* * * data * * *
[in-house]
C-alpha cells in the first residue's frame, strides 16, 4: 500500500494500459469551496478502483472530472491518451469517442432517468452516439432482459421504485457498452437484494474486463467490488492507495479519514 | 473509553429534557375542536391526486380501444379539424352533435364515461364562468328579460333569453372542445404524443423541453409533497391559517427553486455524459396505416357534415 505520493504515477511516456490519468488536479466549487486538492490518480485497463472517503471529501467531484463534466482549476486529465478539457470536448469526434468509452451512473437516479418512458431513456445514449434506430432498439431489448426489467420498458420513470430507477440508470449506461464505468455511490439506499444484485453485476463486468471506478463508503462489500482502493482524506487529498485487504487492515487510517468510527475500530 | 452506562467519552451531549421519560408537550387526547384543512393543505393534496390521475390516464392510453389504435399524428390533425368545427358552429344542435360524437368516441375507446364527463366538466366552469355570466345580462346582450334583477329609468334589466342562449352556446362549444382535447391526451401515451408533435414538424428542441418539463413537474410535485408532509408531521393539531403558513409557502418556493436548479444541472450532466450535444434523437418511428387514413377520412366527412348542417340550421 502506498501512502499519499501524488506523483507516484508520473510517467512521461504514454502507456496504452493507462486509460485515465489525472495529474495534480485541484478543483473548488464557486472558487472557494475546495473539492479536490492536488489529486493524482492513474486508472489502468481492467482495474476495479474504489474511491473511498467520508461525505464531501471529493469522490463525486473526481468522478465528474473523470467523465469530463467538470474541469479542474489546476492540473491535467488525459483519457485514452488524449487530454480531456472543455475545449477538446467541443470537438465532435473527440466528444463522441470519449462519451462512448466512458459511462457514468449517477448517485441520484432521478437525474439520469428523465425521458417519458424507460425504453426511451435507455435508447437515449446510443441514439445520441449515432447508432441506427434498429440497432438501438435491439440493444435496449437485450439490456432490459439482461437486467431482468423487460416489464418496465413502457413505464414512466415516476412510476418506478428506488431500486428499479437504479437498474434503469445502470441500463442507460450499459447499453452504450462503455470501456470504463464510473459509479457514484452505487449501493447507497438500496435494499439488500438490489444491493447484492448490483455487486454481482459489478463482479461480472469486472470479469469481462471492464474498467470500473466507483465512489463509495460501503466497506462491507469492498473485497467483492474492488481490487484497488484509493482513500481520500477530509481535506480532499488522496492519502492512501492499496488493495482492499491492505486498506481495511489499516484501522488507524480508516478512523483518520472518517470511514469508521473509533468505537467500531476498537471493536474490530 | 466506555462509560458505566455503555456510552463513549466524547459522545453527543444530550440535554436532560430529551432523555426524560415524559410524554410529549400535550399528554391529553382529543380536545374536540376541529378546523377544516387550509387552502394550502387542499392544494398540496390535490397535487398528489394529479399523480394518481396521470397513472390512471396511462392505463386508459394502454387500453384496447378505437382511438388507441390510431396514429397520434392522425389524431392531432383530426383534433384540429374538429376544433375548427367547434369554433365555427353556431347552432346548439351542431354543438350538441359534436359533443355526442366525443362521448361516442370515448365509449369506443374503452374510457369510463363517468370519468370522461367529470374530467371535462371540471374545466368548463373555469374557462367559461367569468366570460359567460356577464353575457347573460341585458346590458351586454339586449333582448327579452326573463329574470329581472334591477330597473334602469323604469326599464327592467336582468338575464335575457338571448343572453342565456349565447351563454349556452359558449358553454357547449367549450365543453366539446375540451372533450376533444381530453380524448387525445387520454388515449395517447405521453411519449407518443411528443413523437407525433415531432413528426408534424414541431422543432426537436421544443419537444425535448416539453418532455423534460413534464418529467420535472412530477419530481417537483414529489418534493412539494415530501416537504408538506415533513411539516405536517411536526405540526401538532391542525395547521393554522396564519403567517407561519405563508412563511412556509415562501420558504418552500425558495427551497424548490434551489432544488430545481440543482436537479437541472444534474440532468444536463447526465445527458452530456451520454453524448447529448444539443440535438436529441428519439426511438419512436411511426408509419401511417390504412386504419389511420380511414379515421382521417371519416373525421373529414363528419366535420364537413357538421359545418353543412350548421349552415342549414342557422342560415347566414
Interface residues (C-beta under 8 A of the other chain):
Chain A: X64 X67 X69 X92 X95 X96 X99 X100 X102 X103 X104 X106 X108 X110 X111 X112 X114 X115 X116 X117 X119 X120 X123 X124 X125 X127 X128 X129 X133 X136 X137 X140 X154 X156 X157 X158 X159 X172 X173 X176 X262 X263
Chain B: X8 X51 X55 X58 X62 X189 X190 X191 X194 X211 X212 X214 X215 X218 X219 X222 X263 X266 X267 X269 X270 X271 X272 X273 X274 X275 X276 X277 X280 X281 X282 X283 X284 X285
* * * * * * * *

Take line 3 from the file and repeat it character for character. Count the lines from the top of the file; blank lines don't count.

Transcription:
Interface residues (C-beta under 8 A of the other chain):